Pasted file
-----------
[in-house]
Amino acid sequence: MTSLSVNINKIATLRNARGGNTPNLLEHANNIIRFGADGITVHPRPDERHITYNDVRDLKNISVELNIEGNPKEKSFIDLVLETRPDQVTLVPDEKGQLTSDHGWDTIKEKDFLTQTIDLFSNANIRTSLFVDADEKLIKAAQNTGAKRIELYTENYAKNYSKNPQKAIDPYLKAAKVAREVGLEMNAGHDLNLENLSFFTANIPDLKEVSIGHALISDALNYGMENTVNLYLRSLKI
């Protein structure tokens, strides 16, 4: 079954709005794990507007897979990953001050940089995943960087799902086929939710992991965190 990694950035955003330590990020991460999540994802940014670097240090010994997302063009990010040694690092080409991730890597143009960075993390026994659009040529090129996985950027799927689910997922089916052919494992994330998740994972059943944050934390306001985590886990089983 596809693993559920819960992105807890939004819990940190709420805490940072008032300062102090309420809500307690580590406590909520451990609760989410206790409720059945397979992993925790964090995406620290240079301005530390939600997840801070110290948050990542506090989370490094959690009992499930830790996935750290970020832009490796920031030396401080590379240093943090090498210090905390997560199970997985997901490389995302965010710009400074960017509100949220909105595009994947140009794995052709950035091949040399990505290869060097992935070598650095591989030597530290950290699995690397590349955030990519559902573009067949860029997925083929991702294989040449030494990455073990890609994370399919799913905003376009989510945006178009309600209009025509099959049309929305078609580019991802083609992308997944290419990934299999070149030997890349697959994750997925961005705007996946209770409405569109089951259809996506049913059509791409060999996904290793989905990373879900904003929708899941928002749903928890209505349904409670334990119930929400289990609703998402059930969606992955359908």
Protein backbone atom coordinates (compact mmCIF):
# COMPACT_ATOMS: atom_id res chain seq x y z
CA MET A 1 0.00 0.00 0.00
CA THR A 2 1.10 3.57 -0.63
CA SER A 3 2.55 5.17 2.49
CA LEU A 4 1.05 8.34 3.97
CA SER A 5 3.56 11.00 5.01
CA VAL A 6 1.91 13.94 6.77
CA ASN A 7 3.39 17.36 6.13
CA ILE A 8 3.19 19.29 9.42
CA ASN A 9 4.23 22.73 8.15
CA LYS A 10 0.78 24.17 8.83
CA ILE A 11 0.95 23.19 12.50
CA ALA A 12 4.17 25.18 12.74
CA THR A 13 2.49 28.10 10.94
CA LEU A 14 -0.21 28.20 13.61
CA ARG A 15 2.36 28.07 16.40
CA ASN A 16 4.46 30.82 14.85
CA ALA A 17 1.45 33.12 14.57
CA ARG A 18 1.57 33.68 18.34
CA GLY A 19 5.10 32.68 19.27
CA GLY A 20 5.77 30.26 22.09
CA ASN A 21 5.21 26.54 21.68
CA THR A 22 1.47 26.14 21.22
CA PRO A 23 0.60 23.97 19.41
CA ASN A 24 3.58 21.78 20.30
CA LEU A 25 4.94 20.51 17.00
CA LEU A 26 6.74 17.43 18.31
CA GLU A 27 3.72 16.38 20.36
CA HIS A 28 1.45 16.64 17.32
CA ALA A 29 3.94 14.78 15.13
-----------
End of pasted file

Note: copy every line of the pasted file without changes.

[in-house]
Amino acid sequence: MTSLSVNINKIATLRNARGGNTPNLLEHANNIIRFGADGITVHPRPDERHITYNDVRDLKNISVELNIEGNPKEKSFIDLVLETRPDQVTLVPDEKGQLTSDHGWDTIKEKDFLTQTIDLFSNANIRTSLFVDADEKLIKAAQNTGAKRIELYTENYAKNYSKNPQKAIDPYLKAAKVAREVGLEMNAGHDLNLENLSFFTANIPDLKEVSIGHALISDALNYGMENTVNLYLRSLKI
């Protein structure tokens, strides 16, 4: 079954709005794990507007897979990953001050940089995943960087799902086929939710992991965190 990694950035955003330590990020991460999540994802940014670097240090010994997302063009990010040694690092080409991730890597143009960075993390026994659009040529090129996985950027799927689910997922089916052919494992994330998740994972059943944050934390306001985590886990089983 596809693993559920819960992105807890939004819990940190709420805490940072008032300062102090309420809500307690580590406590909520451990609760989410206790409720059945397979992993925790964090995406620290240079301005530390939600997840801070110290948050990542506090989370490094959690009992499930830790996935750290970020832009490796920031030396401080590379240093943090090498210090905390997560199970997985997901490389995302965010710009400074960017509100949220909105595009994947140009794995052709950035091949040399990505290869060097992935070598650095591989030597530290950290699995690397590349955030990519559902573009067949860029997925083929991702294989040449030494990455073990890609994370399919799913905003376009989510945006178009309600209009025509099959049309929305078609580019991802083609992308997944290419990934299999070149030997890349697959994750997925961005705007996946209770409405569109089951259809996506049913059509791409060999996904290793989905990373879900904003929708899941928002749903928890209505349904409670334990119930929400289990609703998402059930969606992955359908």
Protein backbone atom coordinates (compact mmCIF):
# COMPACT_ATOMS: atom_id res chain seq x y z
CA MET A 1 0.00 0.00 0.00
CA THR A 2 1.10 3.57 -0.63
CA SER A 3 2.55 5.17 2.49
CA LEU A 4 1.05 8.34 3.97
CA SER A 5 3.56 11.00 5.01
CA VAL A 6 1.91 13.94 6.77
CA ASN A 7 3.39 17.36 6.13
CA ILE A 8 3.19 19.29 9.42
CA ASN A 9 4.23 22.73 8.15
CA LYS A 10 0.78 24.17 8.83
CA ILE A 11 0.95 23.19 12.50
CA ALA A 12 4.17 25.18 12.74
CA THR A 13 2.49 28.10 10.94
CA LEU A 14 -0.21 28.20 13.61
CA ARG A 15 2.36 28.07 16.40
CA ASN A 16 4.46 30.82 14.85
CA ALA A 17 1.45 33.12 14.57
CA ARG A 18 1.57 33.68 18.34
CA GLY A 19 5.10 32.68 19.27
CA GLY A 20 5.77 30.26 22.09
CA ASN A 21 5.21 26.54 21.68
CA THR A 22 1.47 26.14 21.22
CA PRO A 23 0.60 23.97 19.41
CA ASN A 24 3.58 21.78 20.30
CA LEU A 25 4.94 20.51 17.00
CA LEU A 26 6.74 17.43 18.31
CA GLU A 27 3.72 16.38 20.36
CA HIS A 28 1.45 16.64 17.32
CA ALA A 29 3.94 14.78 15.13